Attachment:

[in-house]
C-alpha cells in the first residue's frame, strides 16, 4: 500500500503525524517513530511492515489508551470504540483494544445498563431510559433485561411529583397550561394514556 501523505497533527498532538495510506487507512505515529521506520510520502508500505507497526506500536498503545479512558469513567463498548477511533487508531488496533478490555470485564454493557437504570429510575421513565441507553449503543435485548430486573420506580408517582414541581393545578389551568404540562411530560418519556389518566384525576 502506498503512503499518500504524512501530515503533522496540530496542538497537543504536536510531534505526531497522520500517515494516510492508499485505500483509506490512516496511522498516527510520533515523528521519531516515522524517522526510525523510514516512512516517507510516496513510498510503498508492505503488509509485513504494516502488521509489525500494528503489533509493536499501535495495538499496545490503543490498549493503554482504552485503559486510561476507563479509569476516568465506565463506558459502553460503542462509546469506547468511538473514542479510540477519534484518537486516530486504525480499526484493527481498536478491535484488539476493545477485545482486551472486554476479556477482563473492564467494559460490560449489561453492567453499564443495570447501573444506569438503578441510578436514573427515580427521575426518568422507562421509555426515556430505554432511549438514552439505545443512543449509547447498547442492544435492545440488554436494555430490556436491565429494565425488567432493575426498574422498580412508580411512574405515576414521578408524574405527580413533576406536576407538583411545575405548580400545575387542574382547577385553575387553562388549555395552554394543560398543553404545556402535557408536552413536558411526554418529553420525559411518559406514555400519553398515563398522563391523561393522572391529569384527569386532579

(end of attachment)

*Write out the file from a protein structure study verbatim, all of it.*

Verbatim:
[in-house]
C-alpha cells in the first residue's frame, strides 16, 4: 500500500503525524517513530511492515489508551470504540483494544445498563431510559433485561411529583397550561394514556 501523505497533527498532538495510506487507512505515529521506520510520502508500505507497526506500536498503545479512558469513567463498548477511533487508531488496533478490555470485564454493557437504570429510575421513565441507553449503543435485548430486573420506580408517582414541581393545578389551568404540562411530560418519556389518566384525576 502506498503512503499518500504524512501530515503533522496540530496542538497537543504536536510531534505526531497522520500517515494516510492508499485505500483509506490512516496511522498516527510520533515523528521519531516515522524517522526510525523510514516512512516517507510516496513510498510503498508492505503488509509485513504494516502488521509489525500494528503489533509493536499501535495495538499496545490503543490498549493503554482504552485503559486510561476507563479509569476516568465506565463506558459502553460503542462509546469506547468511538473514542479510540477519534484518537486516530486504525480499526484493527481498536478491535484488539476493545477485545482486551472486554476479556477482563473492564467494559460490560449489561453492567453499564443495570447501573444506569438503578441510578436514573427515580427521575426518568422507562421509555426515556430505554432511549438514552439505545443512543449509547447498547442492544435492545440488554436494555430490556436491565429494565425488567432493575426498574422498580412508580411512574405515576414521578408524574405527580413533576406536576407538583411545575405548580400545575387542574382547577385553575387553562388549555395552554394543560398543553404545556402535557408536552413536558411526554418529553420525559411518559406514555400519553398515563398522563391523561393522572391529569384527569386532579